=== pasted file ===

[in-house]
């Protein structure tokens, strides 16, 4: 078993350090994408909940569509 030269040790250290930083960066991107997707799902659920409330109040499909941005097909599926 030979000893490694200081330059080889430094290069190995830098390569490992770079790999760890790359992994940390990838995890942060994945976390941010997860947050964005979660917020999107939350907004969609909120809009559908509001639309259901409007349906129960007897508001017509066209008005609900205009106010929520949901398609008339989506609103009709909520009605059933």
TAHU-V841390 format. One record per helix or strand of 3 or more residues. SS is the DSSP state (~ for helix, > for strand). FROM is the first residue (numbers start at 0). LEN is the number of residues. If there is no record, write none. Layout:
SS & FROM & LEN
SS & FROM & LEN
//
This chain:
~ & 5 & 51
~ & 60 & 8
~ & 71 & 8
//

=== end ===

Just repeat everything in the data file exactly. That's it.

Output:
[in-house]
């Protein structure tokens, strides 16, 4: 078993350090994408909940569509 030269040790250290930083960066991107997707799902659920409330109040499909941005097909599926 030979000893490694200081330059080889430094290069190995830098390569490992770079790999760890790359992994940390990838995890942060994945976390941010997860947050964005979660917020999107939350907004969609909120809009559908509001639309259901409007349906129960007897508001017509066209008005609900205009106010929520949901398609008339989506609103009709909520009605059933």
TAHU-V841390 format. One record per helix or strand of 3 or more residues. SS is the DSSP state (~ for helix, > for strand). FROM is the first residue (numbers start at 0). LEN is the number of residues. If there is no record, write none. Layout:
SS & FROM & LEN
SS & FROM & LEN
//
This chain:
~ & 5 & 51
~ & 60 & 8
~ & 71 & 8
//